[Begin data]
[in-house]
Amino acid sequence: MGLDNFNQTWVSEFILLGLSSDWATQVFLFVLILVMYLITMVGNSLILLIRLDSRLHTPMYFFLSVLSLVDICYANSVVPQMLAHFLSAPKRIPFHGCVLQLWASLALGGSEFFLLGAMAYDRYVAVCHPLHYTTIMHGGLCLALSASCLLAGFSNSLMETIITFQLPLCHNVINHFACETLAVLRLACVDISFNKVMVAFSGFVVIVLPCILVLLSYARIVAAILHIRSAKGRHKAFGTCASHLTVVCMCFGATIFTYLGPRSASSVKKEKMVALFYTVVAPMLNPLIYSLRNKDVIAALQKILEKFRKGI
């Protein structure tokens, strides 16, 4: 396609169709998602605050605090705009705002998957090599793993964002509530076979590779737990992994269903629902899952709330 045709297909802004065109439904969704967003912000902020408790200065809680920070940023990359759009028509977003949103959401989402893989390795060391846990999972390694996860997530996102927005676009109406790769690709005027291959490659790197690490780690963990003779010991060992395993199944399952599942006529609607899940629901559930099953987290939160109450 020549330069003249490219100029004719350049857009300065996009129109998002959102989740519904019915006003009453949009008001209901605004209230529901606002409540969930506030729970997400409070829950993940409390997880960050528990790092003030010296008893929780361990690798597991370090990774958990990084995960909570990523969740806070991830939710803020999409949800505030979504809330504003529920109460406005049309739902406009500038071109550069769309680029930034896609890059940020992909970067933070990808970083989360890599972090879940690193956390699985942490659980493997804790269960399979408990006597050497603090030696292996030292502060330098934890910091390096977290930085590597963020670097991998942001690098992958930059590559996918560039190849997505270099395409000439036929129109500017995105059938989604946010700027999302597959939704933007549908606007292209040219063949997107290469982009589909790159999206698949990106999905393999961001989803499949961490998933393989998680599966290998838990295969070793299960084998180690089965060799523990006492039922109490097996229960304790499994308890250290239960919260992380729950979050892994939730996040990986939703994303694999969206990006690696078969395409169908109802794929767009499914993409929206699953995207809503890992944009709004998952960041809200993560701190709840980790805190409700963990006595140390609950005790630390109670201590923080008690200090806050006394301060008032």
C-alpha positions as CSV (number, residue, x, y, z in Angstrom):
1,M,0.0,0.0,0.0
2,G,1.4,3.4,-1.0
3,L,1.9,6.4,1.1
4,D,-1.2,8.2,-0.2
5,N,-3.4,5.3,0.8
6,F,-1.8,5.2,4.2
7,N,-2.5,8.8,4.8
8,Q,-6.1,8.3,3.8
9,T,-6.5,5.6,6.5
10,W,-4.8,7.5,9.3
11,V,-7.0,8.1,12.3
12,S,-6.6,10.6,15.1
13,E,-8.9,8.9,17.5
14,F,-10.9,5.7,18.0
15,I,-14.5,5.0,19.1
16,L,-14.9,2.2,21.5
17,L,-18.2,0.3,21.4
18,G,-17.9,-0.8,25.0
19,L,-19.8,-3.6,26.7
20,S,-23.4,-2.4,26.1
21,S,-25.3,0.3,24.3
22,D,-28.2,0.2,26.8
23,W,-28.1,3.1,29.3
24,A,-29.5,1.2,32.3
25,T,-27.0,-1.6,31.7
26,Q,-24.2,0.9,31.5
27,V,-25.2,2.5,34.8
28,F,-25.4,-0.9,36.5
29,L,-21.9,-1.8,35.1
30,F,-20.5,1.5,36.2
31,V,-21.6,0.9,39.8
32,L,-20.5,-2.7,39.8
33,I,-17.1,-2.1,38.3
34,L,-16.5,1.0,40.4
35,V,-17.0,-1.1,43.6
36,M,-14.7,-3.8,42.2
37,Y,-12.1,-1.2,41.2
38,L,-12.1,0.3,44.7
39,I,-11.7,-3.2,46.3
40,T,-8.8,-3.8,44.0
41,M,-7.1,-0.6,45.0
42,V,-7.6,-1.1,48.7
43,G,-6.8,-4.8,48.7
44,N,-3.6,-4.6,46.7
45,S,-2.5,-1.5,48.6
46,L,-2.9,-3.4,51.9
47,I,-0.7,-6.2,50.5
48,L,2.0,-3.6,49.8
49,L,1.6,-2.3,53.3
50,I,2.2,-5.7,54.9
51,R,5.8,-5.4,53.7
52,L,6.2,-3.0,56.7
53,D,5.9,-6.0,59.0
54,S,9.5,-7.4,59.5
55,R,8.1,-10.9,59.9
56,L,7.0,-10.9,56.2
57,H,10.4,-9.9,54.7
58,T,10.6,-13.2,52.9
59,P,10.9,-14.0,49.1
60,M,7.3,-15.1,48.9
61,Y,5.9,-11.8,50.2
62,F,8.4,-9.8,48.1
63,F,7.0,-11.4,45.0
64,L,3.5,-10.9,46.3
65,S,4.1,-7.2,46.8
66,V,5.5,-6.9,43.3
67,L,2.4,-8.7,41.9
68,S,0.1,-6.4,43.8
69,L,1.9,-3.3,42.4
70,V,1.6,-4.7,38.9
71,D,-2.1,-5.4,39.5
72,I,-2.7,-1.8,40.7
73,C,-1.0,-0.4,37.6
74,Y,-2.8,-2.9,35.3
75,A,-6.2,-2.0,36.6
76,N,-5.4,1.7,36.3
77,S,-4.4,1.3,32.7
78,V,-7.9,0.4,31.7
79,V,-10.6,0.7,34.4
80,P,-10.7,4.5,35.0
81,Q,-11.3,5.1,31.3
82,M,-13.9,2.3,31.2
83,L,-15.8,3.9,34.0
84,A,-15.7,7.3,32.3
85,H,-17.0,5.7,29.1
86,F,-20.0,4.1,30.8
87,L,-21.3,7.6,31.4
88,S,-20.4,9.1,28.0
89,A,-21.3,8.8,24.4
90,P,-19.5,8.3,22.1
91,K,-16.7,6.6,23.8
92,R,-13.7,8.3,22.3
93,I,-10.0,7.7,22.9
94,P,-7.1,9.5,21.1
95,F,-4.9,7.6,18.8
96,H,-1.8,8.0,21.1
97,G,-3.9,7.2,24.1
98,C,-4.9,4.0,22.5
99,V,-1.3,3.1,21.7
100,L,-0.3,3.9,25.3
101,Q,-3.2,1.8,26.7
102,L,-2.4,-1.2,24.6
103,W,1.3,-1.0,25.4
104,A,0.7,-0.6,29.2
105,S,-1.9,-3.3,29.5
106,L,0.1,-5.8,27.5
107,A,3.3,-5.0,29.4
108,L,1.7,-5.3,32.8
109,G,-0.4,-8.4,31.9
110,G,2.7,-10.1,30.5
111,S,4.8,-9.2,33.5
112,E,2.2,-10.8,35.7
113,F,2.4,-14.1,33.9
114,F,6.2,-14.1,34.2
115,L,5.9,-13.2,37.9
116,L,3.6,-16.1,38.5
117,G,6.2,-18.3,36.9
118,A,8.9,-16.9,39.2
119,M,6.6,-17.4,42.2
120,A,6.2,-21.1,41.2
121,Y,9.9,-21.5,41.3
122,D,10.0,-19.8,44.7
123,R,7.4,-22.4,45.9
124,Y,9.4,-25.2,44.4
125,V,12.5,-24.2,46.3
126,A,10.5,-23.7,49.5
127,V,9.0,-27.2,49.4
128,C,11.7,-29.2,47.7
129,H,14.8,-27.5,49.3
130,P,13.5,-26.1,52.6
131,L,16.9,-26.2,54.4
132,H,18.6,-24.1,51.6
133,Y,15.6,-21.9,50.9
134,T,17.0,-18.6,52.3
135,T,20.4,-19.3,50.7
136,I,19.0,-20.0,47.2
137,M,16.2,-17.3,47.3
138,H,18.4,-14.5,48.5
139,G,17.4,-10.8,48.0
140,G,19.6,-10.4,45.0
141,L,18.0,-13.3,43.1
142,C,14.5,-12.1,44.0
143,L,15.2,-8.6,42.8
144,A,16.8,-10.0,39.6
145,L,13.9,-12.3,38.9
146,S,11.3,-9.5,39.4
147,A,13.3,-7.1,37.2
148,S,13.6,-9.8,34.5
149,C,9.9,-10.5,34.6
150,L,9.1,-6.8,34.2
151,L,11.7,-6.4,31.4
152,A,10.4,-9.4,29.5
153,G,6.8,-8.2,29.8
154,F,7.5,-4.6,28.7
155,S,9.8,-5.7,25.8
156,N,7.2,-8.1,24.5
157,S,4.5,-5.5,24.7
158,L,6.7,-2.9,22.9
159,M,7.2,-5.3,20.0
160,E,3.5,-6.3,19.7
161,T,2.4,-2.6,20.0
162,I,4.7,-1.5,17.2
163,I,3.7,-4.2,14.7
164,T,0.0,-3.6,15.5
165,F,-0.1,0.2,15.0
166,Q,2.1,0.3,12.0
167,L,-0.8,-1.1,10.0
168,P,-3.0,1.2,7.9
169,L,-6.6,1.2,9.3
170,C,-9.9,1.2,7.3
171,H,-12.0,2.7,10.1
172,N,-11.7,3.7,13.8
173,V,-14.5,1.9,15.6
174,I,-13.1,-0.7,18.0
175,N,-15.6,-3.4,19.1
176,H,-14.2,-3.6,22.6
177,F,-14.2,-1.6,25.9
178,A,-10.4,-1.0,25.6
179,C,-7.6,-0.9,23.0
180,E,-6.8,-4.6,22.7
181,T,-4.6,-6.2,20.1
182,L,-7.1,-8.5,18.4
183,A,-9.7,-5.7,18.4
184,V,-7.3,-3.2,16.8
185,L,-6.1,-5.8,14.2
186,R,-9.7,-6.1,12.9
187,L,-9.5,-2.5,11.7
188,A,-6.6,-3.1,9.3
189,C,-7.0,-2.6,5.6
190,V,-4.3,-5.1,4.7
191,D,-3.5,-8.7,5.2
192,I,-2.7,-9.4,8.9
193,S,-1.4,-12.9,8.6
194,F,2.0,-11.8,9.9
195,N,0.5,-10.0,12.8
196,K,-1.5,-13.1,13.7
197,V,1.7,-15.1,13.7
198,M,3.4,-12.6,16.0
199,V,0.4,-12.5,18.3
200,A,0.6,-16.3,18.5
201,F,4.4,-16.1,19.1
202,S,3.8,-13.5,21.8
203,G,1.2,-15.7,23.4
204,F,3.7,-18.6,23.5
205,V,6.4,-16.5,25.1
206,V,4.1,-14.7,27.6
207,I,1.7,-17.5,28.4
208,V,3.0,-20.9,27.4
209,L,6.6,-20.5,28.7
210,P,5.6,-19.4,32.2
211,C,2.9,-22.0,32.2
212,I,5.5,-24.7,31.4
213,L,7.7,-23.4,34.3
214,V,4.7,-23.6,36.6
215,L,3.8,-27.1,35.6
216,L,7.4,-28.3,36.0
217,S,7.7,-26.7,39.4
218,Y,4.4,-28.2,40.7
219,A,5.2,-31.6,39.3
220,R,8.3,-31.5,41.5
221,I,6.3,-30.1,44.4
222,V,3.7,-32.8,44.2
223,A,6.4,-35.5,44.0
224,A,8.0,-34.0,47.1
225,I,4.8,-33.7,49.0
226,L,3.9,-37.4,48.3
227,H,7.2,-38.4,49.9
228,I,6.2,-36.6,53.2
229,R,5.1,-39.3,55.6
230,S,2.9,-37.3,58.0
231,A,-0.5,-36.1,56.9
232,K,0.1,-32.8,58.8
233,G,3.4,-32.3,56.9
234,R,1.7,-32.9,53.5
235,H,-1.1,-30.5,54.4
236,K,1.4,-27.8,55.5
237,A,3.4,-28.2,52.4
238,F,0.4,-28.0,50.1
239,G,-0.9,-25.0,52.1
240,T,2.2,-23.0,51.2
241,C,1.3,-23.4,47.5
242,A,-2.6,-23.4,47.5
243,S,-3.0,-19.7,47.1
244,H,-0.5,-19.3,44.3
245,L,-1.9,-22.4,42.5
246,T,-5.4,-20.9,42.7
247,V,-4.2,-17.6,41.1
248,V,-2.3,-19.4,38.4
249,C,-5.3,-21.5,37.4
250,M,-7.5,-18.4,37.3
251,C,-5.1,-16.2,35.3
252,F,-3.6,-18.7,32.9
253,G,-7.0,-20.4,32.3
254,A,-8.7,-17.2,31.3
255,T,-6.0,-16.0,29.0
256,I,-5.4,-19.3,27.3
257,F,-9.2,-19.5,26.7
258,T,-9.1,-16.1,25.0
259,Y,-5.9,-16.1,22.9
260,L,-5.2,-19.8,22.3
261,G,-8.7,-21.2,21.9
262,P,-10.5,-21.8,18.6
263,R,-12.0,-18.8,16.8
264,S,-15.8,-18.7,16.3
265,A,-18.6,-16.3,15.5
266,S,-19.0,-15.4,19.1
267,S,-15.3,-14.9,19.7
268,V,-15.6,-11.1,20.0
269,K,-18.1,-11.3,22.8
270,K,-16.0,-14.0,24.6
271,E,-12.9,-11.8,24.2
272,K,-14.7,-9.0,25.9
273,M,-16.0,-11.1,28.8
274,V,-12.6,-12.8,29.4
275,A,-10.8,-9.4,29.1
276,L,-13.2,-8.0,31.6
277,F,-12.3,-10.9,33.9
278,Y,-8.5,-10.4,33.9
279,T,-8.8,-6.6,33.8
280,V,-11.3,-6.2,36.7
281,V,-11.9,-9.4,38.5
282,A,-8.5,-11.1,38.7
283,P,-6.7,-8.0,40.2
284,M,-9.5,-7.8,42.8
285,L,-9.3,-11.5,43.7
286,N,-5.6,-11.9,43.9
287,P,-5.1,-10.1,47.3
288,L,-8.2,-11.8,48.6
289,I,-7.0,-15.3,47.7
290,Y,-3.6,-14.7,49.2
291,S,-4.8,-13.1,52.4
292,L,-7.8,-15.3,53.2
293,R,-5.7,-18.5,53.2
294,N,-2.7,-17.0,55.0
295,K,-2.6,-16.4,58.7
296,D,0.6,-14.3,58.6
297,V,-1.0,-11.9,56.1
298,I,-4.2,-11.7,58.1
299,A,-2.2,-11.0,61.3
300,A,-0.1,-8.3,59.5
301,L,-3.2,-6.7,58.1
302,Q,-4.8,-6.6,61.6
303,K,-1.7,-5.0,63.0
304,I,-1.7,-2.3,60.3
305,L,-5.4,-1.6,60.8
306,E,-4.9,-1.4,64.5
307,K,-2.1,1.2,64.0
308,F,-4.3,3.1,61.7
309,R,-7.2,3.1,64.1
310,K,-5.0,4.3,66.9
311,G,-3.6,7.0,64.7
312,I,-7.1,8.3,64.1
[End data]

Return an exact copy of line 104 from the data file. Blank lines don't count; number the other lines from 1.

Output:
100,L,-0.3,3.9,25.3